An estimated 85% of global health research investment is wasted (Chalmers and Glasziou, 2009); a total of one hundred billion US dollars in the year 2009 when it was estimated. The movement to reduce this research waste recommends that previous study results be taken into account when prioritising, designing and interpreting new research (Chalmers et al., 2014; Lund et al., 2016). Yet any recommendation to increase efficiency this way requires that researchers evaluate whether the studies already available are sufficient to complete the research effort; whether a new study is necessary or wasteful. These decisions are essentially stopping rules – or rather noisy accumulation processes, when no rules are enforced – and unaccounted for in standard meta-analysis. Hence reducing waste invalidates the assumptions underlying many typical statistical procedures.
Ter Schure and Grünwald (2019) detail all the possible ways in which the size of a study series up for meta- analysis, or the timing of the meta-analysis, might be driven by the results within those studies. Any such dependency introduces accumulation bias. Unfortunately, it is often impossible to fully characterize the processes at play in retrospective meta-analysis. The bias cannot be accounted for. In this blog we revisit an example accumulation bias process, that can be one of many influencing a single meta-analysis, and use it to illustrate the following key points:
– Standard meta-analysis does not take into account that researchers decide on new studies based on other study results already available. These decisions introduce accumulation bias because the analysis assumes that the size of the study series is unrelated to the studies within; it essentially conditions on the number of studies available.
– Accumulation bias does not result from questionable research practices, such as publication bias from file-drawering a selection of results. The decision to replicate only some studies instead of all of them biases the sampling distribution of study series, but can be a very efficient approach to set priorities in research and reduce research waste.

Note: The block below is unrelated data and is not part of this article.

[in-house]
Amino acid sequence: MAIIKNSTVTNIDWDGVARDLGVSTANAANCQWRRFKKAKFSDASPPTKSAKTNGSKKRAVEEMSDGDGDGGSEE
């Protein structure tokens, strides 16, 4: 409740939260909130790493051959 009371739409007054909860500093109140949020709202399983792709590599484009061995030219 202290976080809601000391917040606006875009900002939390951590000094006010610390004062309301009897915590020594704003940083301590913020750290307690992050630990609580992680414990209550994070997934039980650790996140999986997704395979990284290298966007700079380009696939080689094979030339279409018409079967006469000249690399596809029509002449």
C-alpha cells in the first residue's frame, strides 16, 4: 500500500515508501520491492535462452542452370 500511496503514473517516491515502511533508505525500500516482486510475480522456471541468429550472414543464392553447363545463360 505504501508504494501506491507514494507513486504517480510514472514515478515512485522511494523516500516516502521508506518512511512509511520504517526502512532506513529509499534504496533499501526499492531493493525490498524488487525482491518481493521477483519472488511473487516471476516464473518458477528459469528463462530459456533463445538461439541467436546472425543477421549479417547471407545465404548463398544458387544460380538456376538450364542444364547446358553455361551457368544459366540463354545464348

– ALL-IN meta-analysis stands for Anytime, Live and Leading INterim meta-analysis. It can handle accumulation bias because it does not require a set number of studies, but performs analysis on a growing series – starting from a single study and accumulating as many studies as needed.
– ALL-IN meta-analysis also allows for continuous monitoring of the evidence as new studies arrive, even as new interim results arrive. Any decision to start, stop or expand studies is possible, while keeping valid inference and type-I error control intact. Such decisions can be strategic: increasing the value of new studies, and reducing research waste.
Our example: extreme Gold Rush accumulation bias
We imagine a world in which a series of studies is meta-analyzed as soon as three studies become available. Many topics deserve a first initial study, but the research field is very selective with its replications. Nevertheless, for significant results in the right direction, a replication is warranted. We call this the Gold Rush scenario, because after each finding of a positive significant result – the gold in science – some research group rushes into a replication, but as soon as a study disappoints, the research effort is terminated and no-one bothers to ever try again. This scenario was first proposed by Ellis and Stewart (2009) and formulated in detail and under this name by Ter Schure and Grünwald (2019). Here we consider the most extreme version of the Gold Rush where finding a significant positive result not only makes a replication more probable, but even inevitable: the dependency of occurring replications on their predecessor’s result is deterministic.